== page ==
Berry: First, we need to add an amendment to the effect that there is no fundamental separation between the human and nonhuman communities. This is true on the local level, on the planetary level, and even on the universal level. There is only one community, and it lives and dies as a unit. Any harm done to the natural world diminishes the human world, because the human world depends on the natural world — and not only for physical resources, but also for psychic development and fulfillment. Some people think we need to destroy the natural world in order to advance the human world. We may get a pile of possessions in return, but it won’t mean much if we can’t go to the mountains or the coast, or enjoy the songs of birds or the sights and scents of flowers.

For far too long, we have believed that the natural world will take care of itself, no matter what we do to it. We got by with this attitude for a while, though at a cost to our immediate surroundings and to our own humanity. But that was before we had our current level of technology. Our scientific worldview has not protected us from the fact that all communities are really just smaller divisions of the one earth community and thrive or diminish together. Although we may feel that we are gaining an advantage, this advantage comes at the direct expense of other beings, and of ourselves, as well.

If we want to survive and to remember what it is to be human, then we need to establish a viable pattern of activity for the whole earth community. This community should be governed by the principle that every being has three rights: the right to live; the right to occupy a habitat; and the right to fulfill its role in the ever-renewing processes of nature.

Jensen: How do we get there from here?

Berry: I’ve always liked the title of Chellis Glendinning’s book My Name Is Chellis and I’m in Recovery from Western Civilization. We somehow have to get beyond Western civilization, which is so destructive in its present state. Such a profound change is hard really to apprehend. It’s an alteration so absolute and so far-reaching in its implications that a person has to wonder what continuity might remain. Transformations of this magnitude are generally associated with some sort of religious upheaval.

The mission of our times is to reinvent what it means to be human. One thing we know about human beings is that we invent ourselves. As a species, we are genetically coded to undergo a further, cultural coding through which we become fully human. Our parents and our community must teach us how to be human through interactions with the natural world. This is why there are different ways to be human within different cultural contexts.

The Western mode of being, however, has become so distorted that it is having an overwhelming impact not only on the human inhabitants of the planet, but on its other occupants as well. Civilized humans have become a planetary power, with might far beyond what any species has had previously. It can be hard even to imagine — much less put into words — the type of transformation that is necessary.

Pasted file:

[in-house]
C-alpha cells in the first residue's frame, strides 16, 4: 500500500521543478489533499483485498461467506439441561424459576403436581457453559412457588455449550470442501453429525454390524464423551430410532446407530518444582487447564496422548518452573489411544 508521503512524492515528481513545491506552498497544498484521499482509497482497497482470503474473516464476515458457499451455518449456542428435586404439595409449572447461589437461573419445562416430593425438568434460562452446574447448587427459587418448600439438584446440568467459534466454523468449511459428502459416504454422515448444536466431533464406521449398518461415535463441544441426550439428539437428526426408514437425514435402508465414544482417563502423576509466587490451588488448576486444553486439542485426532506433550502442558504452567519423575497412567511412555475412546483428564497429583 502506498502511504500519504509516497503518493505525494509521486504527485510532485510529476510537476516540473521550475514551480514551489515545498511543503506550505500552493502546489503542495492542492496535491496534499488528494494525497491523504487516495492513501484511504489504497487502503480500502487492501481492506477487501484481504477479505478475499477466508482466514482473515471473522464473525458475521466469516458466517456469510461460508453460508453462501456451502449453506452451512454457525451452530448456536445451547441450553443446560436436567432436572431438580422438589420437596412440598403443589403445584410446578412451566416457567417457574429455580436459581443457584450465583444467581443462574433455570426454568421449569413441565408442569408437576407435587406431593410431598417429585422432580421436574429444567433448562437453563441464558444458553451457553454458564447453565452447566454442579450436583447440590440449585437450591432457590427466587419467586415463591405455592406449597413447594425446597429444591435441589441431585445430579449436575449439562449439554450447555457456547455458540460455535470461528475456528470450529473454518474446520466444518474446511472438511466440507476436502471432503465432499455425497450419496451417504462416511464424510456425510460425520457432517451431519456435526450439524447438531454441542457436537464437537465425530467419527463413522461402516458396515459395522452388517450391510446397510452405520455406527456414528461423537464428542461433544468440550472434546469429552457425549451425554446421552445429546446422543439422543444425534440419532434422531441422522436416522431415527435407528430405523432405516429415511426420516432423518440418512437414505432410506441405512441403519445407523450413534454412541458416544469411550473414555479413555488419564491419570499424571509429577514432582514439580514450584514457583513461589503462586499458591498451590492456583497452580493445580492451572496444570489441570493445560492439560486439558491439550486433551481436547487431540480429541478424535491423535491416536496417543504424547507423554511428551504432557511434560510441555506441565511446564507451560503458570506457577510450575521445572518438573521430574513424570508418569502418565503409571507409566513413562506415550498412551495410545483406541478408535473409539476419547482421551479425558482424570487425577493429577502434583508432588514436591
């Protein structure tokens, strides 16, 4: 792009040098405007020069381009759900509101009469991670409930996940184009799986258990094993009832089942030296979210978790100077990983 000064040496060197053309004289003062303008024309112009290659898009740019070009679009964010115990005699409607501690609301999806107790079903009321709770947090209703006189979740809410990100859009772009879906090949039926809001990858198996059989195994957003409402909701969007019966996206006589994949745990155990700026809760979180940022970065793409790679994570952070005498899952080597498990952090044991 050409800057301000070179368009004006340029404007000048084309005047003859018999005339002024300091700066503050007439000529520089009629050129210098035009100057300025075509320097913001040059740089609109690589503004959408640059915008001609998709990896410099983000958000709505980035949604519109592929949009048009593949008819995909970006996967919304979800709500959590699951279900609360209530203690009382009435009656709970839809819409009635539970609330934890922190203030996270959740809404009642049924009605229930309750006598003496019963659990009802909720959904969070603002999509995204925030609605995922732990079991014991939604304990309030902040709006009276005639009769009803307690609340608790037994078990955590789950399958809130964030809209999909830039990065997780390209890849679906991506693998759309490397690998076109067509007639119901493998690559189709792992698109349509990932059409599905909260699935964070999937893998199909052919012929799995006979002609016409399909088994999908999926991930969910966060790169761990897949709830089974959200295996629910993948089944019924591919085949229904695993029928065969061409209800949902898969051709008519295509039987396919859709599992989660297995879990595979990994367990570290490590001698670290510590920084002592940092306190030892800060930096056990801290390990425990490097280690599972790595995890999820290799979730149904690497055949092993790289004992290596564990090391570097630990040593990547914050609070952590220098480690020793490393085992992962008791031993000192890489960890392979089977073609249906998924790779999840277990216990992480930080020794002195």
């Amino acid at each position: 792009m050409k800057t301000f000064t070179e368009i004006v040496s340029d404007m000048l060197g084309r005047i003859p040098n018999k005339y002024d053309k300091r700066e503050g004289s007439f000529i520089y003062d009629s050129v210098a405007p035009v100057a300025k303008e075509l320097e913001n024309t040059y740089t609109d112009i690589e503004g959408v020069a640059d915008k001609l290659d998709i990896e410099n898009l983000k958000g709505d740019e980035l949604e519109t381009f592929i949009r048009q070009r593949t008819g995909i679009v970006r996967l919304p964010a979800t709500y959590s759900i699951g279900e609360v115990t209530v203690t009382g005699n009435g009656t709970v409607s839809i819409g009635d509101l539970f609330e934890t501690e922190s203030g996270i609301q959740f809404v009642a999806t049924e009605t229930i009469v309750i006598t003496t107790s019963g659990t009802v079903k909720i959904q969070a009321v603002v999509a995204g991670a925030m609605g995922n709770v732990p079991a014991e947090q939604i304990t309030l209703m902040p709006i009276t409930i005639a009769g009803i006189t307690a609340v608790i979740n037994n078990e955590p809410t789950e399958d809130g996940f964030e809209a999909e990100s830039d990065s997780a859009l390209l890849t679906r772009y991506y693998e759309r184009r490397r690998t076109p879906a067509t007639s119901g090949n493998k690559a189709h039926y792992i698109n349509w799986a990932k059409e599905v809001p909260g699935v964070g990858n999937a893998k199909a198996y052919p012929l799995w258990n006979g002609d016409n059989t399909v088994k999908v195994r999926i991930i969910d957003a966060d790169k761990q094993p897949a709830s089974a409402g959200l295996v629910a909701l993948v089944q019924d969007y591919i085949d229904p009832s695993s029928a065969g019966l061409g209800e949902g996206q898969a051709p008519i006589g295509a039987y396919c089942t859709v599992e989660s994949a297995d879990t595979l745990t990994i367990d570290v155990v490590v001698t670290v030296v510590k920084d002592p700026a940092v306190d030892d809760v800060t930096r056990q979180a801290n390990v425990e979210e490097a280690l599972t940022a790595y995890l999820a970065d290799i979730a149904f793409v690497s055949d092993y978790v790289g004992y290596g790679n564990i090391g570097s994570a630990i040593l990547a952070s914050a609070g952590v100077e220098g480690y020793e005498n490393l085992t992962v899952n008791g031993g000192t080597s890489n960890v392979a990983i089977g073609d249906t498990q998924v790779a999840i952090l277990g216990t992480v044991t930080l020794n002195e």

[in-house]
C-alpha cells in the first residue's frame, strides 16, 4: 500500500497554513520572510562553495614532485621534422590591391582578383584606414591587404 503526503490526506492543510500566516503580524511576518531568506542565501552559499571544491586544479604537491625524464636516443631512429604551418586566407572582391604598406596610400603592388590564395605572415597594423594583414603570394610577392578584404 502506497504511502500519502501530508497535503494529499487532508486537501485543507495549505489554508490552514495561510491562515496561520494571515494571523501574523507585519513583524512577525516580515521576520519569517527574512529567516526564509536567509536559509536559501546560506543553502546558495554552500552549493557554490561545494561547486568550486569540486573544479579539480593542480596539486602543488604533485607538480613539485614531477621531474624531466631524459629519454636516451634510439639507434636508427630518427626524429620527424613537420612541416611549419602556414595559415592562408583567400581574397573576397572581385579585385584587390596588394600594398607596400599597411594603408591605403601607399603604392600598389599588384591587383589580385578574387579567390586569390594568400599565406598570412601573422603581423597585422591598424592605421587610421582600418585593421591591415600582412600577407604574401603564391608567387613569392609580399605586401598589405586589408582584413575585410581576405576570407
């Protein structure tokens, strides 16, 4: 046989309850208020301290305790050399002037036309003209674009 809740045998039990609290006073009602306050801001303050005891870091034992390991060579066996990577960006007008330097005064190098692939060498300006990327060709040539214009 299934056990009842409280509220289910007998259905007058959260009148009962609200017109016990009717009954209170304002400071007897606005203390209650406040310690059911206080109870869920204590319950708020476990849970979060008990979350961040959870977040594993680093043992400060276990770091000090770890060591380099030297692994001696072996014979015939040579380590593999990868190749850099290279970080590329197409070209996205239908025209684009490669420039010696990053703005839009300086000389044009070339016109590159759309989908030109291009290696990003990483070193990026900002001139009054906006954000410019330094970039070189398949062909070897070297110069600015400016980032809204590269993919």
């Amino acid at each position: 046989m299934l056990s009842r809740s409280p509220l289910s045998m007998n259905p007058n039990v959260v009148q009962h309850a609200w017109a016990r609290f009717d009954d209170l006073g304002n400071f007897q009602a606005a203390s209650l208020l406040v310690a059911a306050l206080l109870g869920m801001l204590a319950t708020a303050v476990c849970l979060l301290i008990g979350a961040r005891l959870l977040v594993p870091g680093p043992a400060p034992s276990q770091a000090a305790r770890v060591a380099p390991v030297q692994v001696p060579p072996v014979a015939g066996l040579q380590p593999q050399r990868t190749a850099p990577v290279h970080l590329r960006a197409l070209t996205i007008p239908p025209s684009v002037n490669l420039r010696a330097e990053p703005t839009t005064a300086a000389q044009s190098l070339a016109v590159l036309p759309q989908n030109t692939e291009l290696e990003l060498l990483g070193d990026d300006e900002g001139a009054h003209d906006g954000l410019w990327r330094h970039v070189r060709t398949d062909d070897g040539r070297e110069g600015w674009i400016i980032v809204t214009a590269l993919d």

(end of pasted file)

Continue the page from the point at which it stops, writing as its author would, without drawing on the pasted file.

Jensen: Do you think our culture will undergo such a transformation voluntarily?

Berry: I suspect that, when the transformation takes place, it will not be voluntary or involuntary, but subconscious. In other words, I don’t think we’ll be entirely aware of what’s going on. Cultural transformations don’t emerge consciously. For example, we surely did not intend to damage the environment to the extent that we have. There may be some people who will understand the transformation when it occurs — just as there are some people now who understand the culture’s destructiveness — but for the society at large, the actions of the culture are nearly always unconscious.

People talk about reform or revolution, but in either case, the change emerges from within the Western tradition itself. Revolutionary elements always emerge out of the same source as the tradition they are revolting against. Communism and capitalism, for instance, are both driven by the millennial vision at the end of the Bible: chapters seventeen through twenty-two of the book of Revelations.

Jensen: How so?

Berry: The Old Testament promised that when the Messiah came, there would be peace, justice, and abundance. But in the early days of Christianity, after the Messiah apparently had come and the prophecy had been fulfilled, there was no peace and no justice. Instead, there was persecution, oppression, and rejection almost everywhere. Needless to say, the early Christians had difficulty making sense of this.

It was in this context that Saint John went to the island of Patmos and wrote the visionary book of Revelations, which promised that, once “the dragon” had been chained, there would be a thousand years of peace, justice, and abundance in the world. This promise of paradise on earth has lived on in Western consciousness ever since. It’s inescapable. Anything Westerners do will be driven by the belief that someday there will be a communist workers’ state, and then we will have peace, justice, and abundance. Or someday the riches of the capitalist system will trickle down to bring peace, justice, and abundance to those at the bottom. Or someday modern science and technology will rid the world of disease and suffering and make war obsolete. Someday, someday, someday.

Jensen: And in the meantime, we’re destroying the world.